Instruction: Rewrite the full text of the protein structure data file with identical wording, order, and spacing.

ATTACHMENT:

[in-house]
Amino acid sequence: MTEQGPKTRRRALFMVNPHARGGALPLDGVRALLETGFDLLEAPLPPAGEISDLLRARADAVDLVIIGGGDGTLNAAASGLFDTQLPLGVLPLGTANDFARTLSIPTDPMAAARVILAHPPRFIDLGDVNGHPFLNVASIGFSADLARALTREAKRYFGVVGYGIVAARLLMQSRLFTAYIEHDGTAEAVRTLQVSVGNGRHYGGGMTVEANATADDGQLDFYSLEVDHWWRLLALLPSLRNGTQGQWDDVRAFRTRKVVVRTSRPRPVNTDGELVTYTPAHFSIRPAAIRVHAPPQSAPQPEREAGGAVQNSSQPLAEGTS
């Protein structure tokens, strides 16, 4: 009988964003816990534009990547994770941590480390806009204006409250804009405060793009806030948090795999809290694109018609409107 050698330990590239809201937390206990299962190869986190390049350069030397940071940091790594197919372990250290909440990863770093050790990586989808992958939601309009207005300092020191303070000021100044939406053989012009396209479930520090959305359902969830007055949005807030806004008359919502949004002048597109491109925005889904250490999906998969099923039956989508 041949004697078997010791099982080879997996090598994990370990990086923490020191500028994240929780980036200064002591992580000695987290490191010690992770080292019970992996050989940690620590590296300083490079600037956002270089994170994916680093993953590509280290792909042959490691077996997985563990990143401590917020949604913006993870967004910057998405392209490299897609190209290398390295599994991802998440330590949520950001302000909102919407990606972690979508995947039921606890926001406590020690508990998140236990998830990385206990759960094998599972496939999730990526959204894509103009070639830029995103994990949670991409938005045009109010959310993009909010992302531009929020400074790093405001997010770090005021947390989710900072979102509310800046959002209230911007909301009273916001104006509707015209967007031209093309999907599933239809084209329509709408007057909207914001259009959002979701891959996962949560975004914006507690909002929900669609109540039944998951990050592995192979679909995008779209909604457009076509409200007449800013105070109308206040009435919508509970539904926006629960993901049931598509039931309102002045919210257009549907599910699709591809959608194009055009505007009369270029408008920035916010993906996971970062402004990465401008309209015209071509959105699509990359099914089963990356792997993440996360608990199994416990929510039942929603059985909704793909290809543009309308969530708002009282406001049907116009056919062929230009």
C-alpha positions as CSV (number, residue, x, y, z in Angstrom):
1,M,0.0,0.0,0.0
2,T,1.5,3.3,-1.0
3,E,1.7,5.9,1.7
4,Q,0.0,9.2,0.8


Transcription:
[in-house]
Amino acid sequence: MTEQGPKTRRRALFMVNPHARGGALPLDGVRALLETGFDLLEAPLPPAGEISDLLRARADAVDLVIIGGGDGTLNAAASGLFDTQLPLGVLPLGTANDFARTLSIPTDPMAAARVILAHPPRFIDLGDVNGHPFLNVASIGFSADLARALTREAKRYFGVVGYGIVAARLLMQSRLFTAYIEHDGTAEAVRTLQVSVGNGRHYGGGMTVEANATADDGQLDFYSLEVDHWWRLLALLPSLRNGTQGQWDDVRAFRTRKVVVRTSRPRPVNTDGELVTYTPAHFSIRPAAIRVHAPPQSAPQPEREAGGAVQNSSQPLAEGTS
């Protein structure tokens, strides 16, 4: 009988964003816990534009990547994770941590480390806009204006409250804009405060793009806030948090795999809290694109018609409107 050698330990590239809201937390206990299962190869986190390049350069030397940071940091790594197919372990250290909440990863770093050790990586989808992958939601309009207005300092020191303070000021100044939406053989012009396209479930520090959305359902969830007055949005807030806004008359919502949004002048597109491109925005889904250490999906998969099923039956989508 041949004697078997010791099982080879997996090598994990370990990086923490020191500028994240929780980036200064002591992580000695987290490191010690992770080292019970992996050989940690620590590296300083490079600037956002270089994170994916680093993953590509280290792909042959490691077996997985563990990143401590917020949604913006993870967004910057998405392209490299897609190209290398390295599994991802998440330590949520950001302000909102919407990606972690979508995947039921606890926001406590020690508990998140236990998830990385206990759960094998599972496939999730990526959204894509103009070639830029995103994990949670991409938005045009109010959310993009909010992302531009929020400074790093405001997010770090005021947390989710900072979102509310800046959002209230911007909301009273916001104006509707015209967007031209093309999907599933239809084209329509709408007057909207914001259009959002979701891959996962949560975004914006507690909002929900669609109540039944998951990050592995192979679909995008779209909604457009076509409200007449800013105070109308206040009435919508509970539904926006629960993901049931598509039931309102002045919210257009549907599910699709591809959608194009055009505007009369270029408008920035916010993906996971970062402004990465401008309209015209071509959105699509990359099914089963990356792997993440996360608990199994416990929510039942929603059985909704793909290809543009309308969530708002009282406001049907116009056919062929230009």
C-alpha positions as CSV (number, residue, x, y, z in Angstrom):
1,M,0.0,0.0,0.0
2,T,1.5,3.3,-1.0
3,E,1.7,5.9,1.7
4,Q,0.0,9.2,0.8